--HILLARY CLINTON RETURNS today for the first time in nearly eight years for a one-day swing through the state's capital, Columbia, according to ABC's LIZ KREUTZ. During her short visit, Clinton's focus will be on women and minorities. She will participate in a roundtable discussion with "minority women small business owners" in the morning and then deliver the keynote address to the South Carolina House Democratic Women's Caucus and the South Carolina Democratic Women's Council at their Third Annual Day in Blue event. Clinton will also visit the State House to meet with House and Senate Democratic caucuses.

--FLASHBACK TO 2008: For Clinton, South Carolina harbors bad memories and bruising moments. Just before the state's primary in 2008, when Clinton and Barack Obama were seemingly neck in neck in the race, Bill Clinton called Obama's positioning on the Iraq war a "fairy tale" -- a polarizing remark that many perceived to be racist. The comment fired up South Carolina's large swath of black primary voters who then rallied behind Obama. Ultimately, Clinton lost the state's primary by nearly 30 points to the future president.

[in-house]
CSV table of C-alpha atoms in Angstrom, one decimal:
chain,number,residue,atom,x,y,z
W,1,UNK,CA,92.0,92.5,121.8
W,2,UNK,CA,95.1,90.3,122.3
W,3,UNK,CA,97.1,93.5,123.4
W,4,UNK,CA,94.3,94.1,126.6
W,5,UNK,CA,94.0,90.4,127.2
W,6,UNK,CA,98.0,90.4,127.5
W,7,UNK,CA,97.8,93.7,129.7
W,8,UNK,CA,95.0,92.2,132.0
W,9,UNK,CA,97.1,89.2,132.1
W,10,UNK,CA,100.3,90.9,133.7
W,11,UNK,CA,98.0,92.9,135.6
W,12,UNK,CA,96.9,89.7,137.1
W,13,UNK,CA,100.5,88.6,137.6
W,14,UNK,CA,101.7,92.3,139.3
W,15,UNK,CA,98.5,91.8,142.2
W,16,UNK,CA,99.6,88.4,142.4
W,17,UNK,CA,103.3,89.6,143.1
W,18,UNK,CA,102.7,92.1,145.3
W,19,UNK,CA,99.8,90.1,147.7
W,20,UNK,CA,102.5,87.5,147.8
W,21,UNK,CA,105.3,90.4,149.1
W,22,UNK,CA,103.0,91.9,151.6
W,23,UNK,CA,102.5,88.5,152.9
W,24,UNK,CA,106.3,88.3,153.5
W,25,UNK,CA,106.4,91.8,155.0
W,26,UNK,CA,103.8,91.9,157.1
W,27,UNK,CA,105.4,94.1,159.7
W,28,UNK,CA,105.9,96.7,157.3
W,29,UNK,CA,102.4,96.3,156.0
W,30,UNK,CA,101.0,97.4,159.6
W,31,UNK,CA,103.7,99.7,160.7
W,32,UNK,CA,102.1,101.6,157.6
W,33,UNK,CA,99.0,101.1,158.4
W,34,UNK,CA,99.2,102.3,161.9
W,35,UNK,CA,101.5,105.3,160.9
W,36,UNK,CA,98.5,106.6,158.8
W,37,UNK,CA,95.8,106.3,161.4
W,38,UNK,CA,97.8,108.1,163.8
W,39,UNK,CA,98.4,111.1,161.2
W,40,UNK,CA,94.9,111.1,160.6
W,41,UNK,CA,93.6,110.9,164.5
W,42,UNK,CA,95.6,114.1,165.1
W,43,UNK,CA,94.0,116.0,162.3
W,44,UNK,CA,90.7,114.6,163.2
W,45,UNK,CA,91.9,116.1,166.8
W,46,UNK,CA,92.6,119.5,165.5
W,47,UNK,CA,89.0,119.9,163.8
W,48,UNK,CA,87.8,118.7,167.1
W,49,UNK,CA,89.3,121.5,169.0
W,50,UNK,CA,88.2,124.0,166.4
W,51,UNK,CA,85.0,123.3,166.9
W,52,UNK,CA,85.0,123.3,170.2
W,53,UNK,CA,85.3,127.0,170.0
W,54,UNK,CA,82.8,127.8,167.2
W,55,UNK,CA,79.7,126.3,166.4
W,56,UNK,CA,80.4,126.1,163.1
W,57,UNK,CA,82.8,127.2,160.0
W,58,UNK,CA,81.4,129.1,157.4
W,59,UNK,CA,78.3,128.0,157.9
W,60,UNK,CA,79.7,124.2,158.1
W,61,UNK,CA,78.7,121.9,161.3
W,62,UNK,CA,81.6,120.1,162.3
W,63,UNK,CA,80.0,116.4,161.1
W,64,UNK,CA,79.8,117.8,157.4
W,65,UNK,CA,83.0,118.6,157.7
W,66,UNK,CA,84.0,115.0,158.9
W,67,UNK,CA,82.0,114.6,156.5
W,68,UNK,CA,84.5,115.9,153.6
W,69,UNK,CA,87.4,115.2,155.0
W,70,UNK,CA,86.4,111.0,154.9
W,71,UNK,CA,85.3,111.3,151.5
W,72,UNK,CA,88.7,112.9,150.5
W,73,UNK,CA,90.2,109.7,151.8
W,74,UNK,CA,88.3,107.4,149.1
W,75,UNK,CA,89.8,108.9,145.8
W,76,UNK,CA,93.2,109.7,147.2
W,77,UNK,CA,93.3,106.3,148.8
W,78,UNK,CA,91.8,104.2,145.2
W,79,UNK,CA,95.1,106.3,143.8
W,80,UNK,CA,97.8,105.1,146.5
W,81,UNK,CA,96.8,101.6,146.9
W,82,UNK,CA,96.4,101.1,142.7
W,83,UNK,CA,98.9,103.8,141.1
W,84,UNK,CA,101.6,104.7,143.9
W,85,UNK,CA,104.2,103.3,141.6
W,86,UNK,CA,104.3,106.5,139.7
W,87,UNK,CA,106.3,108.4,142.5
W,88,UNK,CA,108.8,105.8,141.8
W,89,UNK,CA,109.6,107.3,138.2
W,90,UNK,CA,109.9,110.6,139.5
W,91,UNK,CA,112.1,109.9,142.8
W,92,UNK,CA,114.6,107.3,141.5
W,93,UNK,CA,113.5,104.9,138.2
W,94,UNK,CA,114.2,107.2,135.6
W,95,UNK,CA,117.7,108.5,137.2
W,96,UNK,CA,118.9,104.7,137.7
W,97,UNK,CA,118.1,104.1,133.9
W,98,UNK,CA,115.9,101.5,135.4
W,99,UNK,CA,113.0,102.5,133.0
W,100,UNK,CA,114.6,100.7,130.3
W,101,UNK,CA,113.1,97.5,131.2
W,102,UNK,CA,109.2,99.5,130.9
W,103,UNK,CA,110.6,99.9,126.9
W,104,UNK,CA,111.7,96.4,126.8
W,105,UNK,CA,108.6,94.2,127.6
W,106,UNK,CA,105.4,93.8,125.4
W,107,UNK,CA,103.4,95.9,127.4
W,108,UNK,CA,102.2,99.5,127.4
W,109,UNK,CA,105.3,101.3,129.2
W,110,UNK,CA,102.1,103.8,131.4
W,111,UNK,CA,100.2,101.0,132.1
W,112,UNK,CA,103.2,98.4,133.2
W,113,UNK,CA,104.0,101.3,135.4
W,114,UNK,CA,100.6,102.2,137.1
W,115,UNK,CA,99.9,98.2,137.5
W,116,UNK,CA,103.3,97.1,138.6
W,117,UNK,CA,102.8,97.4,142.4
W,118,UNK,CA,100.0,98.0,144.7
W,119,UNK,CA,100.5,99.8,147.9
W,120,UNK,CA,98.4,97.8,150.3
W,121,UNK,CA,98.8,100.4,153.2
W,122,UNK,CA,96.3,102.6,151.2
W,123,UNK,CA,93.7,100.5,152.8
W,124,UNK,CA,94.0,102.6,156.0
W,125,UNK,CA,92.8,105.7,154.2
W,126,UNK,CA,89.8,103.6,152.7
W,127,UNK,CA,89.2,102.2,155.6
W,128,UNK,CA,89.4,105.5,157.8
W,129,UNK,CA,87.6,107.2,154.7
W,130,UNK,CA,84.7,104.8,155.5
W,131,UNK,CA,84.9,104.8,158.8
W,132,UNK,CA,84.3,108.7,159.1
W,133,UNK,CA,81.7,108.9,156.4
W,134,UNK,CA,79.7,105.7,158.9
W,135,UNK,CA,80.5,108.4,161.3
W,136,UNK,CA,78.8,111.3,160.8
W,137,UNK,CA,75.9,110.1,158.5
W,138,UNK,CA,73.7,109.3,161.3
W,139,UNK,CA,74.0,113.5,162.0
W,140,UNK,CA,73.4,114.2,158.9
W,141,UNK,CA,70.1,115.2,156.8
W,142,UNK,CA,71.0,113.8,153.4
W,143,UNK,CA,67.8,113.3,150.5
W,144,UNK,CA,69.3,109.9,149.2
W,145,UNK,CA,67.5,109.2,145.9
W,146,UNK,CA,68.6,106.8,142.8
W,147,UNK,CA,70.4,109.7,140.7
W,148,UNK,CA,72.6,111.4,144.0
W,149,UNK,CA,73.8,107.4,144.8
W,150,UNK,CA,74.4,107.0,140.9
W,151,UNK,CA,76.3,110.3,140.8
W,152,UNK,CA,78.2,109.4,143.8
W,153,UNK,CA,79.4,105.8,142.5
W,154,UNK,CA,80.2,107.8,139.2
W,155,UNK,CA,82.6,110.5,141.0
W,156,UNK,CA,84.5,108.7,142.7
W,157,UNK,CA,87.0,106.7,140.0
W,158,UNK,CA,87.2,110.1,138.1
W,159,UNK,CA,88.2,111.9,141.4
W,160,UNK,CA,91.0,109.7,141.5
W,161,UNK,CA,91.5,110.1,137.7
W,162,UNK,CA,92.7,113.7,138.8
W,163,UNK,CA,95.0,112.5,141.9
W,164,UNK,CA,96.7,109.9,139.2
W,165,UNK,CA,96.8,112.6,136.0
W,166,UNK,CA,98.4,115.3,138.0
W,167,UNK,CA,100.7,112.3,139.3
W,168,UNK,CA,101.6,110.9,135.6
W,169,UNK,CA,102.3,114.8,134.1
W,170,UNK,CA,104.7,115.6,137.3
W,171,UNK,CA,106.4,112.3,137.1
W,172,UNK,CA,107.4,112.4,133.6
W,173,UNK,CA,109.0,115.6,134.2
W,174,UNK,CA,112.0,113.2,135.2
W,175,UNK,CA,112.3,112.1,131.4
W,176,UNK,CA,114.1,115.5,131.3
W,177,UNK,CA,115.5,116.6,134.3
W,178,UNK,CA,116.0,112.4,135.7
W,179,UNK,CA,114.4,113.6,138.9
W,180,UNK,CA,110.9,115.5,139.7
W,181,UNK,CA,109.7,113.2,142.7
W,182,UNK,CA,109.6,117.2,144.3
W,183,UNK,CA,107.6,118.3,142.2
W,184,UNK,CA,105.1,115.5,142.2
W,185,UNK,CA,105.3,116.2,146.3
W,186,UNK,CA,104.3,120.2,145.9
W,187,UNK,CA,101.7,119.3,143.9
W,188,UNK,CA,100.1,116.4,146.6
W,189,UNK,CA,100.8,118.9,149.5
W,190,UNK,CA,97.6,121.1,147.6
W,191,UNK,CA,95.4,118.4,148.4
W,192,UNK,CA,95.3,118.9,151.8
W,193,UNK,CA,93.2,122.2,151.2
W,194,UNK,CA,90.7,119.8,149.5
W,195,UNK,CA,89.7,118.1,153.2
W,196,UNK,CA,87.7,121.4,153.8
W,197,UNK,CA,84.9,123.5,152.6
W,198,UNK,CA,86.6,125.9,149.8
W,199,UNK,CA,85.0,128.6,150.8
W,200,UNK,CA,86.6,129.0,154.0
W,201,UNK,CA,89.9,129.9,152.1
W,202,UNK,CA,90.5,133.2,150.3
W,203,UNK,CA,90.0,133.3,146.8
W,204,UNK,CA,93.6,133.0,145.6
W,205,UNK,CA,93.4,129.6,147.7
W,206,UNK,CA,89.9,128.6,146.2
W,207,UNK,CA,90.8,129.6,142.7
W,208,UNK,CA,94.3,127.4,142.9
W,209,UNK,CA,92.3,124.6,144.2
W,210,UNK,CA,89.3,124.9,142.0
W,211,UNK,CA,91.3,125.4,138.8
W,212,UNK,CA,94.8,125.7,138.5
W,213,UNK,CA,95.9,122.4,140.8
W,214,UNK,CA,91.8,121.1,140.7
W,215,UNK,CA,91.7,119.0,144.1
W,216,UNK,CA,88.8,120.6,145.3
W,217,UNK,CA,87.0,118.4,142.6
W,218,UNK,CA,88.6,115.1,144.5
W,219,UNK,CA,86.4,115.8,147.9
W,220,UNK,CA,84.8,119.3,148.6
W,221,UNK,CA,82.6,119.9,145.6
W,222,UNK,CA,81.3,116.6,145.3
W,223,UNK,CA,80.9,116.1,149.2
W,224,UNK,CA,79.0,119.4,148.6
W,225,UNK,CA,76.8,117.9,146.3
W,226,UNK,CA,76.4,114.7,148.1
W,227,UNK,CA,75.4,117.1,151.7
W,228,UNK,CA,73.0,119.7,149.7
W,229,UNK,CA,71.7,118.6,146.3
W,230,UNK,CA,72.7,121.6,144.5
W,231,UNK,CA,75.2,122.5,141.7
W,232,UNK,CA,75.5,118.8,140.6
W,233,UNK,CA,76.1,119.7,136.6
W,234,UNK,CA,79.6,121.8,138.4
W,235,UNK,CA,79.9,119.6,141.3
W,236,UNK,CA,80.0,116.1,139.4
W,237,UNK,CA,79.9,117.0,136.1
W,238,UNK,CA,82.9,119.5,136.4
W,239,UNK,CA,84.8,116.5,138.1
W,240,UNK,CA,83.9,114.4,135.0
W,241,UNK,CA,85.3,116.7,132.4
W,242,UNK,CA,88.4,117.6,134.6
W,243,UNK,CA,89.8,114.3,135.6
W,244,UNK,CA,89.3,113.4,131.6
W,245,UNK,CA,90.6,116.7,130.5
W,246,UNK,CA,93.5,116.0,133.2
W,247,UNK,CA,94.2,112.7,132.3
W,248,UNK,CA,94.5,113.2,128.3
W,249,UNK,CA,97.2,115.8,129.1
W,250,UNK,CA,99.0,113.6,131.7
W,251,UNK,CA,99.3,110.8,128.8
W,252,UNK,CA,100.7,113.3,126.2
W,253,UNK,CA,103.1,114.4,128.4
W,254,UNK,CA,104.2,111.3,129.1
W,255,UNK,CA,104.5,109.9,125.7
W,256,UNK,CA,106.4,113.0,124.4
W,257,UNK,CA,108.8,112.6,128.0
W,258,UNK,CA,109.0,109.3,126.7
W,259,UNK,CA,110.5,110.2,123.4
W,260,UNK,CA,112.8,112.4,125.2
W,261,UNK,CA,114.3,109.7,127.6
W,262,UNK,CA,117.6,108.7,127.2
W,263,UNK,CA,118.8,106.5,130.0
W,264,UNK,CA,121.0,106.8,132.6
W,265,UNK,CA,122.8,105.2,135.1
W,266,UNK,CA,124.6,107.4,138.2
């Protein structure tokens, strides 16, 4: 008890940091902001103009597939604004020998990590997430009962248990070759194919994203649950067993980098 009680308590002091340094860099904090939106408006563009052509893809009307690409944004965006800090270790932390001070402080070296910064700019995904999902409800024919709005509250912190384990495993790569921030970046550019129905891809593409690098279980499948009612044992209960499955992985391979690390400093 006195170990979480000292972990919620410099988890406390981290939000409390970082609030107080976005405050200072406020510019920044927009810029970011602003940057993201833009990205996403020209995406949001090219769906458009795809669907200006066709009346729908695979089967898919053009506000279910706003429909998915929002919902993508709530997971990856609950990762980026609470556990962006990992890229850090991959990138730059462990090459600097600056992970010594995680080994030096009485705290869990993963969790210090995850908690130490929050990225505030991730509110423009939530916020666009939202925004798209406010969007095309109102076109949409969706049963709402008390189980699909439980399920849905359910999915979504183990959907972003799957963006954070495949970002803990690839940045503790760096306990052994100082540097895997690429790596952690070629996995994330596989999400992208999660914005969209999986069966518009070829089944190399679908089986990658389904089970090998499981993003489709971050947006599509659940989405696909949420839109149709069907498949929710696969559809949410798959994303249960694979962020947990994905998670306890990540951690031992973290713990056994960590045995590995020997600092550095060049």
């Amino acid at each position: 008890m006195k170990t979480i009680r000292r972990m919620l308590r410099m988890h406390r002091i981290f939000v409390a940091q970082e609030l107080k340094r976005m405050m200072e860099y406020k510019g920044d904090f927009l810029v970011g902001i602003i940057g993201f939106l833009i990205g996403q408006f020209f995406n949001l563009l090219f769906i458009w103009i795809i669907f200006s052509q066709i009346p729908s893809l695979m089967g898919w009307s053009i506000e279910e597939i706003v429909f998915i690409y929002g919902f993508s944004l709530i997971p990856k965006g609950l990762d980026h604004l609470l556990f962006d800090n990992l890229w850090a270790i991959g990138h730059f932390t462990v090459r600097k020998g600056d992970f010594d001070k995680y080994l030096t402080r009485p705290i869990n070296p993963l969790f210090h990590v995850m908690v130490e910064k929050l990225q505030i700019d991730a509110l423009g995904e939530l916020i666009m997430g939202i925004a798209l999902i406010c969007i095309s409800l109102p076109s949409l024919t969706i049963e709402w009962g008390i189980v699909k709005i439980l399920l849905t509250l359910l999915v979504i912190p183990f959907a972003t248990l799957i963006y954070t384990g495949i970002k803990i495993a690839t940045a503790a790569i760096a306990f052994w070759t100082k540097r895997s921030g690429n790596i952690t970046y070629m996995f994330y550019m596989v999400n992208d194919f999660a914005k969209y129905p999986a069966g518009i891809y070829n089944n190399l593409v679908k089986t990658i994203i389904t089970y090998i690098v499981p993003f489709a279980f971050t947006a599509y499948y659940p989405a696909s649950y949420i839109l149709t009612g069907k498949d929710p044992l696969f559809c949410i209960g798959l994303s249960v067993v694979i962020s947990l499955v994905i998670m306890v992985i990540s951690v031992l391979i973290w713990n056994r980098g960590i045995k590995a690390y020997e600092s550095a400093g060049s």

--FLASH-FORWARD -- CLINTON'S GOT COMPANY. Clinton will arrive hoping to move beyond the past, but she'll be greeted by a new kind of challenger: Republican presidential candidate Carly Fiorina. The Former Hewlett-Packard CEO, and only other female candidate in the race, is planning to rain on Clinton's parade by hosting her own event outside of the hotel where Clinton will be delivering a keynote. In an invite sent last night addressed to the "Traveling Press Corps," Fiorina's campaign took a jab at Clinton: "Our events tomorrow are all open to the press. And by open press, we mean we'll actually take questions. That's right. We've answered hundreds of questions from reporters because we believe the American people will not and should not elect a president that can't answer for her record, won't explain her positions or for whom the truth is whatever she can get away with."